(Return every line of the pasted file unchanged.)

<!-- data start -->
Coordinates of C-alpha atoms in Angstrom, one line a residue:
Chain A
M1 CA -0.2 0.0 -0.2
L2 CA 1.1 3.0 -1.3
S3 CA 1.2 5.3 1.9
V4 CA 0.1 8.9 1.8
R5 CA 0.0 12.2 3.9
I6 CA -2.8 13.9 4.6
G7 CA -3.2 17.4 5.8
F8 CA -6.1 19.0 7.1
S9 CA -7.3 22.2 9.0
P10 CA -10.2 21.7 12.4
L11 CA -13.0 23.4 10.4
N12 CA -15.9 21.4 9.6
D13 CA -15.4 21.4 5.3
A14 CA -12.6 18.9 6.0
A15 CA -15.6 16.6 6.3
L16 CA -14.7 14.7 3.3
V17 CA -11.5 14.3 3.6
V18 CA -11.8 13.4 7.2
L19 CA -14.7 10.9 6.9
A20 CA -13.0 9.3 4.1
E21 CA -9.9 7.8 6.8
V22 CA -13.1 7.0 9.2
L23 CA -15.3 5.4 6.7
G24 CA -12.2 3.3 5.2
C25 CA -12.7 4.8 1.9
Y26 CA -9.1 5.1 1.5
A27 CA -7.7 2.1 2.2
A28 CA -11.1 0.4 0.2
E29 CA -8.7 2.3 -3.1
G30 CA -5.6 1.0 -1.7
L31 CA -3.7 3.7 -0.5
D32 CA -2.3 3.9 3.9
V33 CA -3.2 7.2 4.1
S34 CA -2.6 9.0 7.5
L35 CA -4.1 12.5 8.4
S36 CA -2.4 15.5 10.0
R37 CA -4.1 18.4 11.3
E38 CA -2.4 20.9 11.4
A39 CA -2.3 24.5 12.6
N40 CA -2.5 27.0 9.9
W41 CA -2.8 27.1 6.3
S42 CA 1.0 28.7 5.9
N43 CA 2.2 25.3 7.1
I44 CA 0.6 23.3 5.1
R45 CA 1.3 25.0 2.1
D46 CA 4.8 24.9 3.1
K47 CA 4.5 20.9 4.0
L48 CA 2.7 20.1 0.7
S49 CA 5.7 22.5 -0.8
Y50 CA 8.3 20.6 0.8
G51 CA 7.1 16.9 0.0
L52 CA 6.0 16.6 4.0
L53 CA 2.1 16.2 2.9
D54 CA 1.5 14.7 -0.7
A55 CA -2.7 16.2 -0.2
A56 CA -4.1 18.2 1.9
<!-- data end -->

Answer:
Coordinates of C-alpha atoms in Angstrom, one line a residue:
Chain A
M1 CA -0.2 0.0 -0.2
L2 CA 1.1 3.0 -1.3
S3 CA 1.2 5.3 1.9
V4 CA 0.1 8.9 1.8
R5 CA 0.0 12.2 3.9
I6 CA -2.8 13.9 4.6
G7 CA -3.2 17.4 5.8
F8 CA -6.1 19.0 7.1
S9 CA -7.3 22.2 9.0
P10 CA -10.2 21.7 12.4
L11 CA -13.0 23.4 10.4
N12 CA -15.9 21.4 9.6
D13 CA -15.4 21.4 5.3
A14 CA -12.6 18.9 6.0
A15 CA -15.6 16.6 6.3
L16 CA -14.7 14.7 3.3
V17 CA -11.5 14.3 3.6
V18 CA -11.8 13.4 7.2
L19 CA -14.7 10.9 6.9
A20 CA -13.0 9.3 4.1
E21 CA -9.9 7.8 6.8
V22 CA -13.1 7.0 9.2
L23 CA -15.3 5.4 6.7
G24 CA -12.2 3.3 5.2
C25 CA -12.7 4.8 1.9
Y26 CA -9.1 5.1 1.5
A27 CA -7.7 2.1 2.2
A28 CA -11.1 0.4 0.2
E29 CA -8.7 2.3 -3.1
G30 CA -5.6 1.0 -1.7
L31 CA -3.7 3.7 -0.5
D32 CA -2.3 3.9 3.9
V33 CA -3.2 7.2 4.1
S34 CA -2.6 9.0 7.5
L35 CA -4.1 12.5 8.4
S36 CA -2.4 15.5 10.0
R37 CA -4.1 18.4 11.3
E38 CA -2.4 20.9 11.4
A39 CA -2.3 24.5 12.6
N40 CA -2.5 27.0 9.9
W41 CA -2.8 27.1 6.3
S42 CA 1.0 28.7 5.9
N43 CA 2.2 25.3 7.1
I44 CA 0.6 23.3 5.1
R45 CA 1.3 25.0 2.1
D46 CA 4.8 24.9 3.1
K47 CA 4.5 20.9 4.0
L48 CA 2.7 20.1 0.7
S49 CA 5.7 22.5 -0.8
Y50 CA 8.3 20.6 0.8
G51 CA 7.1 16.9 0.0
L52 CA 6.0 16.6 4.0
L53 CA 2.1 16.2 2.9
D54 CA 1.5 14.7 -0.7
A55 CA -2.7 16.2 -0.2
A56 CA -4.1 18.2 1.9